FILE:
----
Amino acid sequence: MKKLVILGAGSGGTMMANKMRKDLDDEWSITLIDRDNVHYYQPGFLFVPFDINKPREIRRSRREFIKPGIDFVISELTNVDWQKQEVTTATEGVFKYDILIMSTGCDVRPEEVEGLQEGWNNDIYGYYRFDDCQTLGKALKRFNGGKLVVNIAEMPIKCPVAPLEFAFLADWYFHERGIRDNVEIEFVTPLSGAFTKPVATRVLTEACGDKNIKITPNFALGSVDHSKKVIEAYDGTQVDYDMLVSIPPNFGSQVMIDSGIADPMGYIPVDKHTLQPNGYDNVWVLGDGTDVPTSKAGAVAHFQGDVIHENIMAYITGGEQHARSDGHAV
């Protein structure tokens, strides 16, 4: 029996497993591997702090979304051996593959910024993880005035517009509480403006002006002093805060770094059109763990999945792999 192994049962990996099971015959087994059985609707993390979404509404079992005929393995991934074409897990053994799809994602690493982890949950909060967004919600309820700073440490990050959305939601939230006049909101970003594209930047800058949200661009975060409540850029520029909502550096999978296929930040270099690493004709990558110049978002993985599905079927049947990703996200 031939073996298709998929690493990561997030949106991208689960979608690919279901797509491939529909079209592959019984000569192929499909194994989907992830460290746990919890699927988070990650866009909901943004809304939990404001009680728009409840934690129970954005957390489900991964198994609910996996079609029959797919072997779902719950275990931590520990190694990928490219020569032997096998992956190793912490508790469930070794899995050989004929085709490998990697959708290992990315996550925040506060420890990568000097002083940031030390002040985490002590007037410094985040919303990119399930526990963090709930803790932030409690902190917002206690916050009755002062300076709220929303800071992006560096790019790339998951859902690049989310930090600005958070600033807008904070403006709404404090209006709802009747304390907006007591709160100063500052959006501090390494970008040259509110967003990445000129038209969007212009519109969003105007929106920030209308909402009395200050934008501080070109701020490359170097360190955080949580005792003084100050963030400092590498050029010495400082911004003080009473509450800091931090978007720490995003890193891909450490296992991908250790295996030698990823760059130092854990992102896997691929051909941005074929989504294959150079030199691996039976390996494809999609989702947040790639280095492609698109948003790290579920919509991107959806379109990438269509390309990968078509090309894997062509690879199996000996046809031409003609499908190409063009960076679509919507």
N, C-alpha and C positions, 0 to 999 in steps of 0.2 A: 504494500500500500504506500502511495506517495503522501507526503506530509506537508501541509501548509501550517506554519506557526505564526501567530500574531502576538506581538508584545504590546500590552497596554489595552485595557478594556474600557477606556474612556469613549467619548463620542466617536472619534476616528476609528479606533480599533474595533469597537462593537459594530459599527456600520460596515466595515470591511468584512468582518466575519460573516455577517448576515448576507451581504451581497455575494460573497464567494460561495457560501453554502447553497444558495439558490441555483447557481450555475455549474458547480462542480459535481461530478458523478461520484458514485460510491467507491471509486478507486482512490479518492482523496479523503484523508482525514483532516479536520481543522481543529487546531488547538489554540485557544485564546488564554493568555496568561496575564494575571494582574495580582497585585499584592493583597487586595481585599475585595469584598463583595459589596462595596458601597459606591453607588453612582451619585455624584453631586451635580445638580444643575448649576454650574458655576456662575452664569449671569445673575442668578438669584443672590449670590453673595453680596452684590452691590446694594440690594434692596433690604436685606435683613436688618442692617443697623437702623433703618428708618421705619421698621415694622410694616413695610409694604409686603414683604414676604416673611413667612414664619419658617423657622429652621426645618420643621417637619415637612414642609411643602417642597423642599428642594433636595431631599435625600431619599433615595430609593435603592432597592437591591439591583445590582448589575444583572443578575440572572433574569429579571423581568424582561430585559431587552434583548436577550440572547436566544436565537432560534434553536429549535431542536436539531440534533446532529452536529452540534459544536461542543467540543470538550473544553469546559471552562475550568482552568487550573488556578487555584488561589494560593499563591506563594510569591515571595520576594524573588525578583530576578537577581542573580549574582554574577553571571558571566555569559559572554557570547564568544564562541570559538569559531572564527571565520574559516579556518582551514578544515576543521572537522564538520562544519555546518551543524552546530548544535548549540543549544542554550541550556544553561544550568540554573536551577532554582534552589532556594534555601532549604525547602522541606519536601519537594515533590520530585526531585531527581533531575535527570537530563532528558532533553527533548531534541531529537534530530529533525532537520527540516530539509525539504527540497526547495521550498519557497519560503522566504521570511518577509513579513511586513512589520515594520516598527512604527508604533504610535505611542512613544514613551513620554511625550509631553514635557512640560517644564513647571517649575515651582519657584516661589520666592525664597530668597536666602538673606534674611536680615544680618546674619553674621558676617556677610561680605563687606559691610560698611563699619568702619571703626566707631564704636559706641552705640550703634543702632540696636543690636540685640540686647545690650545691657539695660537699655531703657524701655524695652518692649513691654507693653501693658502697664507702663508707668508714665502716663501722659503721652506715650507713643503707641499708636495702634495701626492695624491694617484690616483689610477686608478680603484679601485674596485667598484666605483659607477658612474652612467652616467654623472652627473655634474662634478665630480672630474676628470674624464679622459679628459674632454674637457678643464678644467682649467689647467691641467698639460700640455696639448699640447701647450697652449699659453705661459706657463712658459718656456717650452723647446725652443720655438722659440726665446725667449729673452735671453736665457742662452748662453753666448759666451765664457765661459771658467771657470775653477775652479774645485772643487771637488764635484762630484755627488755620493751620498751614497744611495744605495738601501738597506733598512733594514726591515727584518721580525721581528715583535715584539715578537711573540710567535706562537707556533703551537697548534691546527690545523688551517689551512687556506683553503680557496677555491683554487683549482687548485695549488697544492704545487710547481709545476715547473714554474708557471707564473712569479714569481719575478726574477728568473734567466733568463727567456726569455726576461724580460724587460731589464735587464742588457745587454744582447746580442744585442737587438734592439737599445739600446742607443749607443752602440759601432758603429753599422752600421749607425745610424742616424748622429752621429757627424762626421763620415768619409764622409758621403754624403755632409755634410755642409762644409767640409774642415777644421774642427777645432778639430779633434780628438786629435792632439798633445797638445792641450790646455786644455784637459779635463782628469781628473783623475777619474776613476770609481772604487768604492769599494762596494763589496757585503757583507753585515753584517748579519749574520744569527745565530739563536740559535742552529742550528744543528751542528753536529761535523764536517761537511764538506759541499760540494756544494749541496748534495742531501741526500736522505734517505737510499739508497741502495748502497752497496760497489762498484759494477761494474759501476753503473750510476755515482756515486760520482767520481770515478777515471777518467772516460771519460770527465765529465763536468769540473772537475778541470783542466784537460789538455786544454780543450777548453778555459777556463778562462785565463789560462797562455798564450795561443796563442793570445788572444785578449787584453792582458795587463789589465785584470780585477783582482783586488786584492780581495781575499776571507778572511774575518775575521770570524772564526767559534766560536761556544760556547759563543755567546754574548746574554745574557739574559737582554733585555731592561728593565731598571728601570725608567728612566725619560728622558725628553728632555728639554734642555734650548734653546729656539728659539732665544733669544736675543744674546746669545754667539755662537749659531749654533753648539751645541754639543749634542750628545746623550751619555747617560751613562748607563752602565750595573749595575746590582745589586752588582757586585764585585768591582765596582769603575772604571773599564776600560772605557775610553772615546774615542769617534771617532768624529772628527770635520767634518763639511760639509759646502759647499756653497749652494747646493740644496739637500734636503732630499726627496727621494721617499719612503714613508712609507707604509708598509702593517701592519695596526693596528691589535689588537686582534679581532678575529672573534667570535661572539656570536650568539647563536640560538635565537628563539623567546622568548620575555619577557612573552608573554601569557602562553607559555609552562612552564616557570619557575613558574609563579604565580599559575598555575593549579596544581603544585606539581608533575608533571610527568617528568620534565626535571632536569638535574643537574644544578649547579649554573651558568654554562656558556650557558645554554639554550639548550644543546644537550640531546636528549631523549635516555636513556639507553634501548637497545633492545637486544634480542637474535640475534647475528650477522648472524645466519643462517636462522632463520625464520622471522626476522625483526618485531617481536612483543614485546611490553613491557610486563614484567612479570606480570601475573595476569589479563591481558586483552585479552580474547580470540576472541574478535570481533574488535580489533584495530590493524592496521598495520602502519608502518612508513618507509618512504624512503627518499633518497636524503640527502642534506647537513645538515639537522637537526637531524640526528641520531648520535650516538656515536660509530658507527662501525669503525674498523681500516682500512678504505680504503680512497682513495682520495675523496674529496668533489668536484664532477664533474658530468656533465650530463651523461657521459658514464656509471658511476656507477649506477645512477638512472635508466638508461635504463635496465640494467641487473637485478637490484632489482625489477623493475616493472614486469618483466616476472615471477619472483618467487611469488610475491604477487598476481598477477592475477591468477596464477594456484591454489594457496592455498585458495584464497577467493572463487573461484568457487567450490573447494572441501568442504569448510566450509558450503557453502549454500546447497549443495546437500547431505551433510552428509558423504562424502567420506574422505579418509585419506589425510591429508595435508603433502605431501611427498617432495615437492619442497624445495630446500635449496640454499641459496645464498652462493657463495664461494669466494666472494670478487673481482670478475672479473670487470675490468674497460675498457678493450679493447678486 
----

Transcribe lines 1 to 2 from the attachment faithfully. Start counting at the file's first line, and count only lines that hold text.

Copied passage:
Amino acid sequence: MKKLVILGAGSGGTMMANKMRKDLDDEWSITLIDRDNVHYYQPGFLFVPFDINKPREIRRSRREFIKPGIDFVISELTNVDWQKQEVTTATEGVFKYDILIMSTGCDVRPEEVEGLQEGWNNDIYGYYRFDDCQTLGKALKRFNGGKLVVNIAEMPIKCPVAPLEFAFLADWYFHERGIRDNVEIEFVTPLSGAFTKPVATRVLTEACGDKNIKITPNFALGSVDHSKKVIEAYDGTQVDYDMLVSIPPNFGSQVMIDSGIADPMGYIPVDKHTLQPNGYDNVWVLGDGTDVPTSKAGAVAHFQGDVIHENIMAYITGGEQHARSDGHAV
């Protein structure tokens, strides 16, 4: 029996497993591997702090979304051996593959910024993880005035517009509480403006002006002093805060770094059109763990999945792999 192994049962990996099971015959087994059985609707993390979404509404079992005929393995991934074409897990053994799809994602690493982890949950909060967004919600309820700073440490990050959305939601939230006049909101970003594209930047800058949200661009975060409540850029520029909502550096999978296929930040270099690493004709990558110049978002993985599905079927049947990703996200 031939073996298709998929690493990561997030949106991208689960979608690919279901797509491939529909079209592959019984000569192929499909194994989907992830460290746990919890699927988070990650866009909901943004809304939990404001009680728009409840934690129970954005957390489900991964198994609910996996079609029959797919072997779902719950275990931590520990190694990928490219020569032997096998992956190793912490508790469930070794899995050989004929085709490998990697959708290992990315996550925040506060420890990568000097002083940031030390002040985490002590007037410094985040919303990119399930526990963090709930803790932030409690902190917002206690916050009755002062300076709220929303800071992006560096790019790339998951859902690049989310930090600005958070600033807008904070403006709404404090209006709802009747304390907006007591709160100063500052959006501090390494970008040259509110967003990445000129038209969007212009519109969003105007929106920030209308909402009395200050934008501080070109701020490359170097360190955080949580005792003084100050963030400092590498050029010495400082911004003080009473509450800091931090978007720490995003890193891909450490296992991908250790295996030698990823760059130092854990992102896997691929051909941005074929989504294959150079030199691996039976390996494809999609989702947040790639280095492609698109948003790290579920919509991107959806379109990438269509390309990968078509090309894997062509690879199996000996046809031409003609499908190409063009960076679509919507």